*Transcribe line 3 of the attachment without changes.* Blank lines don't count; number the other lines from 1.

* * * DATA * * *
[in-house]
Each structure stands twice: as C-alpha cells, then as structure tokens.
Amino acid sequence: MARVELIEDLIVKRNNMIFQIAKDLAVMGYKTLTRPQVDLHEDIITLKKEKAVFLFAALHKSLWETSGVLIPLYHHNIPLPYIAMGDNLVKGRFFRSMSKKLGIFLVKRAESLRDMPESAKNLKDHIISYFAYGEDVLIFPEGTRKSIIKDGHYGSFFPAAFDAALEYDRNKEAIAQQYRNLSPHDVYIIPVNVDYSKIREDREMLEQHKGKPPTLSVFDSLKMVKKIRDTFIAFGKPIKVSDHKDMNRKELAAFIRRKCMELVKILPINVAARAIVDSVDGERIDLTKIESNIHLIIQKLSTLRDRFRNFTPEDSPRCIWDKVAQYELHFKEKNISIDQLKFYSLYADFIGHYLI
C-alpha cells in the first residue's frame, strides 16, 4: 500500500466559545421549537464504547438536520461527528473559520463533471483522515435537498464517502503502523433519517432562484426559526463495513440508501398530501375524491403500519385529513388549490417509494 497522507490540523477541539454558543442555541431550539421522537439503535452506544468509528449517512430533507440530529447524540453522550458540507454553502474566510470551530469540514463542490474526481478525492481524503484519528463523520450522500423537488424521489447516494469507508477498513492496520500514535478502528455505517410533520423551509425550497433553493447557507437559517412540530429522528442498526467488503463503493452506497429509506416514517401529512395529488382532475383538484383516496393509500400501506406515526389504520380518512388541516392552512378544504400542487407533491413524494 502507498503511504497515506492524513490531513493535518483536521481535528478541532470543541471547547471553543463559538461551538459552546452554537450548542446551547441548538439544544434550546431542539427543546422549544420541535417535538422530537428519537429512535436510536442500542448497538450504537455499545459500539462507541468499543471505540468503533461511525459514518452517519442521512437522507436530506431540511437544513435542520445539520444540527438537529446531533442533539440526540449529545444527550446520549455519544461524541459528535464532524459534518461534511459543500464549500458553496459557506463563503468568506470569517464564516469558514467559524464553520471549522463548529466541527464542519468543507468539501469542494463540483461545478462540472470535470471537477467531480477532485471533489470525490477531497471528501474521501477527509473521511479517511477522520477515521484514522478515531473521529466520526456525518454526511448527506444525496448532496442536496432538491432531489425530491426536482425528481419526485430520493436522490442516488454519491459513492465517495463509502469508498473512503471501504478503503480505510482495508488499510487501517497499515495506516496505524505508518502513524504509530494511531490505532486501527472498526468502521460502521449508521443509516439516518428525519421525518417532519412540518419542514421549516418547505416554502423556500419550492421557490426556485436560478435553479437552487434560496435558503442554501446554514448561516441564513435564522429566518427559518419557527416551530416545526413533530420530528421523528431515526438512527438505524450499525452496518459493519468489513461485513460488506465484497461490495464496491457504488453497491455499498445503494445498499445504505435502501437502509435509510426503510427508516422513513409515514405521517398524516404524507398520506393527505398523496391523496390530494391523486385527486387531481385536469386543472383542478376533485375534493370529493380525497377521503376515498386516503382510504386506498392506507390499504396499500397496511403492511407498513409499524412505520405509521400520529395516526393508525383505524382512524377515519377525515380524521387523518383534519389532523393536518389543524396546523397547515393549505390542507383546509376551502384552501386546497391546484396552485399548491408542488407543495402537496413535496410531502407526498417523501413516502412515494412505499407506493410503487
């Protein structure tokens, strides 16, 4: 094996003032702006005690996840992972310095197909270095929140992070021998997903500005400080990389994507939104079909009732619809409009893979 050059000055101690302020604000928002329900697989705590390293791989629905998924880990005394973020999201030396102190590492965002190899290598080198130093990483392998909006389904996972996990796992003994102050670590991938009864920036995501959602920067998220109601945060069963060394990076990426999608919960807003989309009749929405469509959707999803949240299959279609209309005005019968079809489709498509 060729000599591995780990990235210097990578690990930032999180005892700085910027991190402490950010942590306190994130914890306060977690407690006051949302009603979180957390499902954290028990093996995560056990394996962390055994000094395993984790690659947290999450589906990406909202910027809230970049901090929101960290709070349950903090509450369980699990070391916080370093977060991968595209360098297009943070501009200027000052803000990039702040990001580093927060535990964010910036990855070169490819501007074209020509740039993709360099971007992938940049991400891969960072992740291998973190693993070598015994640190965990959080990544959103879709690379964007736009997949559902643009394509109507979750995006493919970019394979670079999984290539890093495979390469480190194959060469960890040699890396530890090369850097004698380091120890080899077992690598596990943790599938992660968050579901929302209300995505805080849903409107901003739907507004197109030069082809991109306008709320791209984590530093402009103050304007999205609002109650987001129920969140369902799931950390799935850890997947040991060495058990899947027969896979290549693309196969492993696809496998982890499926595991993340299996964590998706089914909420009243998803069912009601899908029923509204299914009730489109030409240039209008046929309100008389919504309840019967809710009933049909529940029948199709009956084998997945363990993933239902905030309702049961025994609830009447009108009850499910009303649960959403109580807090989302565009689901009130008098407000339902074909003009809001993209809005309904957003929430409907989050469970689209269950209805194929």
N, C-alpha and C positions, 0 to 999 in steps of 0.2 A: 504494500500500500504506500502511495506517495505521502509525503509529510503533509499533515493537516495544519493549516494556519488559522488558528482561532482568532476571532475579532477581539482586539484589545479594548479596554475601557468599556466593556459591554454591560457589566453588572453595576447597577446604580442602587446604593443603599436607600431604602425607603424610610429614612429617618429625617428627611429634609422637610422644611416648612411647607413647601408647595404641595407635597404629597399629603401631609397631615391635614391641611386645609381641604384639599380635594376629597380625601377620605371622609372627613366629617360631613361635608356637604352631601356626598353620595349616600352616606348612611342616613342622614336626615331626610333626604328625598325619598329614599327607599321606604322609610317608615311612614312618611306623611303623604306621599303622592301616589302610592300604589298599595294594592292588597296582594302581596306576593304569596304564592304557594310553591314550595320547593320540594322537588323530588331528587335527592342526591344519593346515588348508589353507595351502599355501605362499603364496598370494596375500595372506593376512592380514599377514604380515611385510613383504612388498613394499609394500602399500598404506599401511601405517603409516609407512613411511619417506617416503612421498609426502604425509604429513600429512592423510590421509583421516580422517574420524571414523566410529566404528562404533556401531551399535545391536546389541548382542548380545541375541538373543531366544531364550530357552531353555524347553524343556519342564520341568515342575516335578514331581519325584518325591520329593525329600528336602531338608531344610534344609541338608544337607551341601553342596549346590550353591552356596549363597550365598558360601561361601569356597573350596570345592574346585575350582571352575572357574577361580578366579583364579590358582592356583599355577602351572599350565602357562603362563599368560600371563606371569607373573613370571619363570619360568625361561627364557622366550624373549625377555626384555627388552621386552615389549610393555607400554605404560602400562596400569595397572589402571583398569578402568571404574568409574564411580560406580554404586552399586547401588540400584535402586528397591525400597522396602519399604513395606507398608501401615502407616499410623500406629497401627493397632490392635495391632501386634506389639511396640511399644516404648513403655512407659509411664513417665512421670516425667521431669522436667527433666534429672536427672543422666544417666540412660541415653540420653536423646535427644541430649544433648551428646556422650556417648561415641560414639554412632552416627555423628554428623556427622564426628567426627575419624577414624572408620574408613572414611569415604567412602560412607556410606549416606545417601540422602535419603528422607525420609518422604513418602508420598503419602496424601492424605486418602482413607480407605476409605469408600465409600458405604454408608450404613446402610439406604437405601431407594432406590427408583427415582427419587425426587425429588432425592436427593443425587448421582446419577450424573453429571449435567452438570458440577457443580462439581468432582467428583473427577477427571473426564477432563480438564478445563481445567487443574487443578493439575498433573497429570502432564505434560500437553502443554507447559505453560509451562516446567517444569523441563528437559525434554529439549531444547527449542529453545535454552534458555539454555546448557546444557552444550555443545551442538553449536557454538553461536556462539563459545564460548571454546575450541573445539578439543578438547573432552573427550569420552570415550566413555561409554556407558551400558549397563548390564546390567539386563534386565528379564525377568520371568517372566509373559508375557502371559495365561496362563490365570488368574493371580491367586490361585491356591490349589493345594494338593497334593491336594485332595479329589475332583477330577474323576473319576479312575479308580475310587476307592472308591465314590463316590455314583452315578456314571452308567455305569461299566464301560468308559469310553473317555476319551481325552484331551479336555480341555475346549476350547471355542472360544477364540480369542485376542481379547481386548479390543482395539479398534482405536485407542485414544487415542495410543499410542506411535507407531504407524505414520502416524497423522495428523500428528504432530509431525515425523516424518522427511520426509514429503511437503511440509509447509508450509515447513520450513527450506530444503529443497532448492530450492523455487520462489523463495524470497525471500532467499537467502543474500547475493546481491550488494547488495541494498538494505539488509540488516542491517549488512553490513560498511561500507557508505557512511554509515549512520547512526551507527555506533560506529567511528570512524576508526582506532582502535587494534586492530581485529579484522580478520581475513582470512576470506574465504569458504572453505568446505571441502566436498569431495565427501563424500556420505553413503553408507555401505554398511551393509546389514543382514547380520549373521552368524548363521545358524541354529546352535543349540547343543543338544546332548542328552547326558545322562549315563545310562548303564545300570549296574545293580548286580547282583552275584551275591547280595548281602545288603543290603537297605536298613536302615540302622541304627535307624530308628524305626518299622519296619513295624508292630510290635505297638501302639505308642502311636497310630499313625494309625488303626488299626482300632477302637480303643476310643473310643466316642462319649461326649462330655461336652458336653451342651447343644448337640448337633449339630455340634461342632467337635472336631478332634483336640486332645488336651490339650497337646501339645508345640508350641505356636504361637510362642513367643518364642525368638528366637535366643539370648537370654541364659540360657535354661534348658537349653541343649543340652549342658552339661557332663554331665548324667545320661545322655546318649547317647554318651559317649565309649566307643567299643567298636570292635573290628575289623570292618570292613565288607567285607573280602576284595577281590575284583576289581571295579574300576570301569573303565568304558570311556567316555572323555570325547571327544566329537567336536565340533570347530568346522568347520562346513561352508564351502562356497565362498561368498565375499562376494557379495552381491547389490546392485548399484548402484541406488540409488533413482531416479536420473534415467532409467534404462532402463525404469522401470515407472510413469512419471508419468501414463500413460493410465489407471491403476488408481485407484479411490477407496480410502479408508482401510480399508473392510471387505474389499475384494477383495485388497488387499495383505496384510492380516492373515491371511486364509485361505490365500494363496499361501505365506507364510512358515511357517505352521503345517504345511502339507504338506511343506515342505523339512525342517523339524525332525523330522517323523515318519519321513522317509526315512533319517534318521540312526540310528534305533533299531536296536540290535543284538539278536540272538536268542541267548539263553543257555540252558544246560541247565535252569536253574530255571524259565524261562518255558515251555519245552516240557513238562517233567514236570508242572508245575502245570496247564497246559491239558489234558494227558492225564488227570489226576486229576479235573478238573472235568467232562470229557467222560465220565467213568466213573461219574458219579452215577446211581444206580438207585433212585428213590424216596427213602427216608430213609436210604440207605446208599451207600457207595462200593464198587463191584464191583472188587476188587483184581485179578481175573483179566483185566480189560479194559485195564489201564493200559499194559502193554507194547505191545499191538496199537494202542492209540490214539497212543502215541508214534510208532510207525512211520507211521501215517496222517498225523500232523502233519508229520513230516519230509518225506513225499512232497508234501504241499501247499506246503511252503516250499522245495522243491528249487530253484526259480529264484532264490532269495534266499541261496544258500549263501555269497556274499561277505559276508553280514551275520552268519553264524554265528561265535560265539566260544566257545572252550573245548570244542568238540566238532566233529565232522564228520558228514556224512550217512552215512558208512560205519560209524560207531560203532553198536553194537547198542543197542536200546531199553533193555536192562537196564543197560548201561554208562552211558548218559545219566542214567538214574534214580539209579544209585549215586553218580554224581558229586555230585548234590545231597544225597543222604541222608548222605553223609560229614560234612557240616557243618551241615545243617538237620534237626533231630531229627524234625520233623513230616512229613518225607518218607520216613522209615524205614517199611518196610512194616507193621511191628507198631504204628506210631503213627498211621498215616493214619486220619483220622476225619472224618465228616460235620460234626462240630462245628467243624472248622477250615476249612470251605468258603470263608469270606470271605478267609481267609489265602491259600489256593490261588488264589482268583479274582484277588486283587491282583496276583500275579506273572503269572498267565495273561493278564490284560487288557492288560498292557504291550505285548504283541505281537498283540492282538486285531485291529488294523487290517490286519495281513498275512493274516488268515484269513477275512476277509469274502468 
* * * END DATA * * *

Amino acid sequence: MARVELIEDLIVKRNNMIFQIAKDLAVMGYKTLTRPQVDLHEDIITLKKEKAVFLFAALHKSLWETSGVLIPLYHHNIPLPYIAMGDNLVKGRFFRSMSKKLGIFLVKRAESLRDMPESAKNLKDHIISYFAYGEDVLIFPEGTRKSIIKDGHYGSFFPAAFDAALEYDRNKEAIAQQYRNLSPHDVYIIPVNVDYSKIREDREMLEQHKGKPPTLSVFDSLKMVKKIRDTFIAFGKPIKVSDHKDMNRKELAAFIRRKCMELVKILPINVAARAIVDSVDGERIDLTKIESNIHLIIQKLSTLRDRFRNFTPEDSPRCIWDKVAQYELHFKEKNISIDQLKFYSLYADFIGHYLI